World Anti-Doping Code rules state his lifetime ban cannot be reduced to less than eight years. WADA and U.S. Anti-Doping officials could agree to reduce the ban further depending on what information Armstrong provides and his level of cooperation. Story Continued:

· AP SOURCE: ARMSTRONG TELLS OPRAH HE DOPED

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Lance Armstrong confessed to Oprah Winfrey during an interview Monday that he used performance-enhancing drugs to win the Tour de France, a person familiar with the situation told The Associated Press.

The person spoke on condition of anonymity because the interview is to be broadcast Thursday on Winfrey’s network.

Armstrong was stripped of all seven Tour titles last year following a voluminous U.S. Anti-Doping Agency report that portrayed him as a ruthless competitor, willing to go to any lengths to win the prestigious race.

USADA chief executive Travis Tygart labeled the doping regimen allegedly carried out by the U.S. Postal Service team that Armstrong once led, “The most sophisticated, professionalized and successful doping program that sport has ever seen.”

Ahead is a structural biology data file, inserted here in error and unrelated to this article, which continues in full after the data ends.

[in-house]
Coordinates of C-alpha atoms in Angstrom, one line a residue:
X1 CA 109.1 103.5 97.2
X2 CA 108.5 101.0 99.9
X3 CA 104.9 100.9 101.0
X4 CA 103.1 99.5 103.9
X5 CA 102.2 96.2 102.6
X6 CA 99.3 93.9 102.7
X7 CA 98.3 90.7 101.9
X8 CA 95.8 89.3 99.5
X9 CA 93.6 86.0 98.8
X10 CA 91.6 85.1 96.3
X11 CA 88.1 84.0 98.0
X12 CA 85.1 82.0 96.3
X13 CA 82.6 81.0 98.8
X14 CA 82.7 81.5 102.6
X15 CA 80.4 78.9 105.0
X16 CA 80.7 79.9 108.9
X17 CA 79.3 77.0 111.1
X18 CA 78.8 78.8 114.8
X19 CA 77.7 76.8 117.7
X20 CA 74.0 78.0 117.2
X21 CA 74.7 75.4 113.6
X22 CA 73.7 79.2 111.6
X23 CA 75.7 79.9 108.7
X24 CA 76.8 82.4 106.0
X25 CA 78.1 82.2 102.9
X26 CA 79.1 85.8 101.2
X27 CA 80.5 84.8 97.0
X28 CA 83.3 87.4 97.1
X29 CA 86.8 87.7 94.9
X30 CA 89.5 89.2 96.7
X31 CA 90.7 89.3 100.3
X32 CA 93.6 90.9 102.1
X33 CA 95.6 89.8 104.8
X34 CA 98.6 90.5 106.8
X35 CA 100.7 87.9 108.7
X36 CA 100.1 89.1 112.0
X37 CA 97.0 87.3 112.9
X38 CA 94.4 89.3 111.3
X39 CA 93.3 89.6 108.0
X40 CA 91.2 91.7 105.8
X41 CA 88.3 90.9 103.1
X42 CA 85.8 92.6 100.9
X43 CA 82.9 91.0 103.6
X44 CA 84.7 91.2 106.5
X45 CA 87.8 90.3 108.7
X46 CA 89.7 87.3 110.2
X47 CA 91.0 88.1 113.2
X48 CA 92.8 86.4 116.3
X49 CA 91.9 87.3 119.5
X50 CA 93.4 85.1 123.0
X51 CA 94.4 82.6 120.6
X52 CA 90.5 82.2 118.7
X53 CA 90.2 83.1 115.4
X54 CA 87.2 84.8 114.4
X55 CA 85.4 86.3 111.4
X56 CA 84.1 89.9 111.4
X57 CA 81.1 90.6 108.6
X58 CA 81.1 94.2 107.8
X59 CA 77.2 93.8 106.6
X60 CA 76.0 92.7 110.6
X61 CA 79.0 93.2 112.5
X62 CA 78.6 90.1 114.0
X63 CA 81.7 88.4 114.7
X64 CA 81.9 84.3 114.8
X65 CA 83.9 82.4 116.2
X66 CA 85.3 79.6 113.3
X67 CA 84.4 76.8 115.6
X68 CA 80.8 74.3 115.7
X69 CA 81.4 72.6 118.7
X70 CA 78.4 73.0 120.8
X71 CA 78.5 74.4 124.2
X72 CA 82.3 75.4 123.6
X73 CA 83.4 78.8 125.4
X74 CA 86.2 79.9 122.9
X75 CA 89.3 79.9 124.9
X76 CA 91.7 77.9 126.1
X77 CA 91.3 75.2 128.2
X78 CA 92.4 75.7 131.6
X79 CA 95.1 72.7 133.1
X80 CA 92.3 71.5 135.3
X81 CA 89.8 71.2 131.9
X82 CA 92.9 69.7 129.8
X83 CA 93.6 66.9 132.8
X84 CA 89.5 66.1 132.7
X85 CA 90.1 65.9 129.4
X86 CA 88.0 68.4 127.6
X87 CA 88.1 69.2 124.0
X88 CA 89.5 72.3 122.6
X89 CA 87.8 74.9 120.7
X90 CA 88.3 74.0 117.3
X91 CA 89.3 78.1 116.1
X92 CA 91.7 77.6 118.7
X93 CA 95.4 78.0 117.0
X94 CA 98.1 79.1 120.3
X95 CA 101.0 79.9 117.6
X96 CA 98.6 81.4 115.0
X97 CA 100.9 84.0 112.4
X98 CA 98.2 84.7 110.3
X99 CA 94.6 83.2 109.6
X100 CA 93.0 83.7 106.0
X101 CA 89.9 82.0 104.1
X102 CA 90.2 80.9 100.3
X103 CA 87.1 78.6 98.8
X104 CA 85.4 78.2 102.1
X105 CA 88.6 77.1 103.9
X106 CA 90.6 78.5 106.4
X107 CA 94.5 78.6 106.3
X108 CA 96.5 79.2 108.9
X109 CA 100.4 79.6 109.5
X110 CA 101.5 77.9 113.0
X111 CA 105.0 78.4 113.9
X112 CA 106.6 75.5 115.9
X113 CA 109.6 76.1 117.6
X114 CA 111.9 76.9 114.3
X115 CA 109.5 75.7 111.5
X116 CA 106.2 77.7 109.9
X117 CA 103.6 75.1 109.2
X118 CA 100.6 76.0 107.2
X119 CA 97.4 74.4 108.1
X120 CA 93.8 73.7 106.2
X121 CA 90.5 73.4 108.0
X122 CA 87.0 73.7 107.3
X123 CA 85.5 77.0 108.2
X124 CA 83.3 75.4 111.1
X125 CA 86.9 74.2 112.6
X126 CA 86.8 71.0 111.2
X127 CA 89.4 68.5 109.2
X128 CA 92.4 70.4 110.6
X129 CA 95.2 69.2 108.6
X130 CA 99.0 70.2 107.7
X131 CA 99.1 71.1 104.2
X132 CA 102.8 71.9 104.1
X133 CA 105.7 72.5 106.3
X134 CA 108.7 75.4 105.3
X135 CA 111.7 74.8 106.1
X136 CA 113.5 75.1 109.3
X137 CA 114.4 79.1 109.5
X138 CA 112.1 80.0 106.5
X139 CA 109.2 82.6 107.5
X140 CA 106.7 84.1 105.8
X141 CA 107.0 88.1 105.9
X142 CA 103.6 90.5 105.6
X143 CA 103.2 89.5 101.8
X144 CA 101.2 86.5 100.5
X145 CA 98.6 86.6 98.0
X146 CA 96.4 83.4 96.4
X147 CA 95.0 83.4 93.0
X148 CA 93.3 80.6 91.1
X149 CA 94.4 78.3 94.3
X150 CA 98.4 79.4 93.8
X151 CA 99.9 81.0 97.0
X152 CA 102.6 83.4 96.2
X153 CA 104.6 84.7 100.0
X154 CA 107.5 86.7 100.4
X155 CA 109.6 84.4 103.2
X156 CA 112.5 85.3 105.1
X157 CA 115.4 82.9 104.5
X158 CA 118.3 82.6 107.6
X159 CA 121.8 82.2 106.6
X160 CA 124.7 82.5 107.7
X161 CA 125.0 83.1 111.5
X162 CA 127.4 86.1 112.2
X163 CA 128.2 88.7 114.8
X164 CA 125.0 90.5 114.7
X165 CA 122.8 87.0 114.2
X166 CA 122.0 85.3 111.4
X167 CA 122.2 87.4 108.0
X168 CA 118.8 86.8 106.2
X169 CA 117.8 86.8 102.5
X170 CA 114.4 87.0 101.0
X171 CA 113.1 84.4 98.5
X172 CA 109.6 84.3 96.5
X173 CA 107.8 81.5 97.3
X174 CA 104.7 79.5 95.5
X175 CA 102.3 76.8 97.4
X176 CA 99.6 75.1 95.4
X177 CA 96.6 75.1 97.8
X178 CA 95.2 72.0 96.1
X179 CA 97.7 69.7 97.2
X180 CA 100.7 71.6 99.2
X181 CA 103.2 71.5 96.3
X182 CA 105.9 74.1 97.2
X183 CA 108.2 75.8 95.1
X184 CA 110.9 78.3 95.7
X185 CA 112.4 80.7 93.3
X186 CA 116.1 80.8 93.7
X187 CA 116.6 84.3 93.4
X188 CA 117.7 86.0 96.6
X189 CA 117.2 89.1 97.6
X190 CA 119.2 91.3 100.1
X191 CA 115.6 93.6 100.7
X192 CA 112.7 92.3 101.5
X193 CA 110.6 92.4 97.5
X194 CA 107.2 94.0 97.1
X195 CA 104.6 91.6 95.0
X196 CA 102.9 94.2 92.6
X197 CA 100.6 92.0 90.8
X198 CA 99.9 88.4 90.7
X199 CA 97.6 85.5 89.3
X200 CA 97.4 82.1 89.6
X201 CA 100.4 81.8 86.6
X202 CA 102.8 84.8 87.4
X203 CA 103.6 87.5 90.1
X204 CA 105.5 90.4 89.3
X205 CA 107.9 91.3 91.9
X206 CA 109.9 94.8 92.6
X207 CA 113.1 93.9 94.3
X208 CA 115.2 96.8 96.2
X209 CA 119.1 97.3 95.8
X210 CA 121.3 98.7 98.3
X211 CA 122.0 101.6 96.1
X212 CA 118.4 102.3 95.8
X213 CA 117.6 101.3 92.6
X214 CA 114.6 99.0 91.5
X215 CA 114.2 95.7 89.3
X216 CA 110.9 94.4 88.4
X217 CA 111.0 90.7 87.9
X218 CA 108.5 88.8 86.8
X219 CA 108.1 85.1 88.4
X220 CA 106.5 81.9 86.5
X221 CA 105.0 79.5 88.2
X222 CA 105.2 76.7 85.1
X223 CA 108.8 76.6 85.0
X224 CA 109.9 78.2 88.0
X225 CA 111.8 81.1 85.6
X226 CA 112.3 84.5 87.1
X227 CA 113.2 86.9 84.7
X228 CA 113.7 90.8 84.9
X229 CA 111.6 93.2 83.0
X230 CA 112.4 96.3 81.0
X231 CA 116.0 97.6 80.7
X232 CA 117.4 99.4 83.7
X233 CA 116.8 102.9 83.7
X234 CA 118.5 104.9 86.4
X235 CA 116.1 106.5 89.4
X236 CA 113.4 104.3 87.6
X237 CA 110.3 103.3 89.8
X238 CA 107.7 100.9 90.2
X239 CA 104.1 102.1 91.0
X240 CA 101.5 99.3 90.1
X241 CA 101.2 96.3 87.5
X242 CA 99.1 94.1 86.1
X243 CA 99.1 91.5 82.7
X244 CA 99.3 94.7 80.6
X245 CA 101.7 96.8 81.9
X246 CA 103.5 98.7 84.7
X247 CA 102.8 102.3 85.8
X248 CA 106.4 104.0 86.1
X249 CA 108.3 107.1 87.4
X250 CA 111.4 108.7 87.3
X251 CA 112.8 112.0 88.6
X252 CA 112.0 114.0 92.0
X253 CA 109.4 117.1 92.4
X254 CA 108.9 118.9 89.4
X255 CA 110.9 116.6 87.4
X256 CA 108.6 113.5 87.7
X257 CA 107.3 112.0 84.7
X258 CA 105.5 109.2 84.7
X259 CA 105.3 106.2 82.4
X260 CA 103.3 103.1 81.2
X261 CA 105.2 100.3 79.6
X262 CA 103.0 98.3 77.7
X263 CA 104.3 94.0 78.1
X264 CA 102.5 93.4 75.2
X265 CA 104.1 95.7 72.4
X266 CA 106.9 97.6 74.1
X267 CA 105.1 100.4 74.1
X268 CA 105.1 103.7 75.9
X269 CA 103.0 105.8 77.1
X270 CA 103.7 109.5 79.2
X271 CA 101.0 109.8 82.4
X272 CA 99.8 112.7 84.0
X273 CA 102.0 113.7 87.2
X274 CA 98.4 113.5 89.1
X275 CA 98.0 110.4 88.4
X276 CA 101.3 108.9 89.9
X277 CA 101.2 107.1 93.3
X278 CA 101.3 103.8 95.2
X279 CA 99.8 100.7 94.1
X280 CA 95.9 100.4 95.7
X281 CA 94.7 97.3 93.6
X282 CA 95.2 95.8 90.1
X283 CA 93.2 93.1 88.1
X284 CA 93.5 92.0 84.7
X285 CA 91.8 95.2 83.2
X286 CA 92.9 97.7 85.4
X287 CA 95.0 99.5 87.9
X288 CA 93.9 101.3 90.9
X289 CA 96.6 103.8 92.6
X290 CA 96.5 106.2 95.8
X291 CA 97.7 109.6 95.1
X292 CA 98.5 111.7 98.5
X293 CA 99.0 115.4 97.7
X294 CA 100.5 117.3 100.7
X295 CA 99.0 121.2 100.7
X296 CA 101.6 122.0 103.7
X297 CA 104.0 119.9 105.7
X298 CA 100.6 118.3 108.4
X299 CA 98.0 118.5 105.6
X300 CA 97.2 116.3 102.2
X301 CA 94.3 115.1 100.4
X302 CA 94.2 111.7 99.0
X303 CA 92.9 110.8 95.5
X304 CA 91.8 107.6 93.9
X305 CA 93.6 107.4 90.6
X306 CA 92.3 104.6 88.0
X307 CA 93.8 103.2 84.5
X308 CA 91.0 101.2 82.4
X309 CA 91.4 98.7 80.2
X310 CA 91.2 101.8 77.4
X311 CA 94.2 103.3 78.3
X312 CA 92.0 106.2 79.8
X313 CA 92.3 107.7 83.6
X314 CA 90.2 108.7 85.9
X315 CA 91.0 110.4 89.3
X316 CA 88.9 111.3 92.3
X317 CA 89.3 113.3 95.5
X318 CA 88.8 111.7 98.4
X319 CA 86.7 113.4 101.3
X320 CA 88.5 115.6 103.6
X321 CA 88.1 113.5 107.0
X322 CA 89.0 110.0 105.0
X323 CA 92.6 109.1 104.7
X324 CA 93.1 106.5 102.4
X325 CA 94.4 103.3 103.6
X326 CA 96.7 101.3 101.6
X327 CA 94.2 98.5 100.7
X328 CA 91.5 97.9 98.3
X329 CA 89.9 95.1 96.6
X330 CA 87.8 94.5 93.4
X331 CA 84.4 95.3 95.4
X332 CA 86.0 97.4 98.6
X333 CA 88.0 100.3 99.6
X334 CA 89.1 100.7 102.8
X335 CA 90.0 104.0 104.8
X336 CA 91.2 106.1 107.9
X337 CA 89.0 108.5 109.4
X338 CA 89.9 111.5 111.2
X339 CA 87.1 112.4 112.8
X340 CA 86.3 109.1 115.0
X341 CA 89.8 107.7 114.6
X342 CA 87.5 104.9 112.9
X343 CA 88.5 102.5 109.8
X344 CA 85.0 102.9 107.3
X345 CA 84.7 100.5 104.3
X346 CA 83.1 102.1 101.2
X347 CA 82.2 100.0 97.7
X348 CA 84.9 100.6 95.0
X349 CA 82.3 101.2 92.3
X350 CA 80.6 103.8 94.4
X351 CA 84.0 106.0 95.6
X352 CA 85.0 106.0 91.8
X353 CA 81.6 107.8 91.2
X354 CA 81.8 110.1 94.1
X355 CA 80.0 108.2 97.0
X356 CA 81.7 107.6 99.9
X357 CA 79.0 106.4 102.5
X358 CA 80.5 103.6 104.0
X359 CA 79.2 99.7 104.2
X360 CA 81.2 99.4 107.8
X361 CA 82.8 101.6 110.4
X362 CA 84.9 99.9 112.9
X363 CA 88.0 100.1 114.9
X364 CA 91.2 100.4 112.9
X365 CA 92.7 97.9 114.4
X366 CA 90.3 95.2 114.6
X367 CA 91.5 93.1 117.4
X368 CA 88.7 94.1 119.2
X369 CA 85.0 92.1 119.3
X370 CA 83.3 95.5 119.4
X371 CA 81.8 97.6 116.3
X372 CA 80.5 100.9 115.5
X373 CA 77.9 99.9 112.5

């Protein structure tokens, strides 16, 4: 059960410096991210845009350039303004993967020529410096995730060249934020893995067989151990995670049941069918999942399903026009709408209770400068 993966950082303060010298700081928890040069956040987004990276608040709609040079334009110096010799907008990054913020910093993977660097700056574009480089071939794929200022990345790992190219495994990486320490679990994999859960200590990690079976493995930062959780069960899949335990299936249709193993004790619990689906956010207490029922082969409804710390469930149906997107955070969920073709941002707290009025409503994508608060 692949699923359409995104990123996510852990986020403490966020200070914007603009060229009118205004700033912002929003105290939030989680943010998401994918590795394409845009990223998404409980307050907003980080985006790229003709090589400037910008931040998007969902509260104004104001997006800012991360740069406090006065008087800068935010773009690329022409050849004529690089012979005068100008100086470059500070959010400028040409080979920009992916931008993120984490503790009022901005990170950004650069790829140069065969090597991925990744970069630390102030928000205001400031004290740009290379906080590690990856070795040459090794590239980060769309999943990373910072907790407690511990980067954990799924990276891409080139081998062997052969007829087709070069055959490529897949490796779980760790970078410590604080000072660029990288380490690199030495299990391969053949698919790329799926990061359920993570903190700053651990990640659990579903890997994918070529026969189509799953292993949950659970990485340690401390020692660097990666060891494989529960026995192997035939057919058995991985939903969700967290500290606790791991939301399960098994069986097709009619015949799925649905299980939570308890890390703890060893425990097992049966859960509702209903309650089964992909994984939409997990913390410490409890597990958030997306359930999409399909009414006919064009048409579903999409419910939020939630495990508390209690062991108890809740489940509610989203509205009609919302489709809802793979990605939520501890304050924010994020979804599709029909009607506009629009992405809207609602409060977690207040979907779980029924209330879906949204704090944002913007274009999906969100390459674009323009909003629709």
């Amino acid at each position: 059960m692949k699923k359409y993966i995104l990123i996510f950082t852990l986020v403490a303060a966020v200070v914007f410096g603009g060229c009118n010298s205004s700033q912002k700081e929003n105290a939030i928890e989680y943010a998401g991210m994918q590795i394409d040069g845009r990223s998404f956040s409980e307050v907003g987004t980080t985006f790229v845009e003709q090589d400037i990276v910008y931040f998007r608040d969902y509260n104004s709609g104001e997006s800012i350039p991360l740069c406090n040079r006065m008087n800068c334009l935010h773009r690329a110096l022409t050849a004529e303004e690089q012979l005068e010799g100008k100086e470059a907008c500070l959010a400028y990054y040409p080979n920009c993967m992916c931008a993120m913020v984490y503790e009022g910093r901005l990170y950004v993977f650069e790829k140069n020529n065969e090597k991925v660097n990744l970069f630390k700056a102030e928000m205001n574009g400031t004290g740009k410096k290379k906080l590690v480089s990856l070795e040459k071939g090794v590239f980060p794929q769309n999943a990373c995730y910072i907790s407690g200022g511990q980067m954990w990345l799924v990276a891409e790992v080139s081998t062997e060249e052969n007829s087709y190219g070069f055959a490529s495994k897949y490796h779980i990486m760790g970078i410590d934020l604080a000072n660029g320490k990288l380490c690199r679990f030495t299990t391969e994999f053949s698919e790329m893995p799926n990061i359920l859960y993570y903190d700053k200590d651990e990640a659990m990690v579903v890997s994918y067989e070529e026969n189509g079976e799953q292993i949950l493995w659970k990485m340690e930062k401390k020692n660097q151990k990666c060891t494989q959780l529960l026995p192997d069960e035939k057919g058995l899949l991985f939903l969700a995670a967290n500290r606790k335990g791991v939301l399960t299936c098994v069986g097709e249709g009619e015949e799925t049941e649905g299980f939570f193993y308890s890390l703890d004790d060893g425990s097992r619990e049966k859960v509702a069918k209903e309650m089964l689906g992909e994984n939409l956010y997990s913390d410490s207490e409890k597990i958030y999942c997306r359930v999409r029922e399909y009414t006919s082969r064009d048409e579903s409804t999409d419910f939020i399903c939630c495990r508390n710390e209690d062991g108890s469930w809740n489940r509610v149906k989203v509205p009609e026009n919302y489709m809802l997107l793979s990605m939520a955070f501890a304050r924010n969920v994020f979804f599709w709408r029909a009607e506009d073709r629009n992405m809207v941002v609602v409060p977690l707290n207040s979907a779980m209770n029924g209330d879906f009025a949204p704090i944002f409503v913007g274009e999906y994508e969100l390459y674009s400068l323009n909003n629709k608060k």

After a federal investigation of the cyclist was dropped without charges being brought last year, USADA stepped in with an investigation of its own. The agency deposed 11 former teammates and accused Armstrong of masterminding a complex and brazen drug program that included steroids, blood boosters and a range of other performance-enhancers.

A group of about 10 close friends and advisers to Armstrong left a downtown Austin hotel about three hours after they arrived Monday afternoon for the taping. Among them were Armstrong attorneys Tim Herman and Sean Breen, along with Bill Stapleton, Armstrong’s longtime agent, manager and business partner. All declined comment entering and exiting the session.

Soon afterward, Winfrey tweeted: “Just wrapped with (at)lancearmstrong More than 2 1/2 hours. He came READY!” She was scheduled to appear on “CBS This Morning” on Tuesday to discuss the interview.

In a text to the AP on Saturday, Armstrong said: “I told her (Winfrey) to go wherever she wants and I’ll answer the questions directly, honestly and candidly. That’s all I can say.”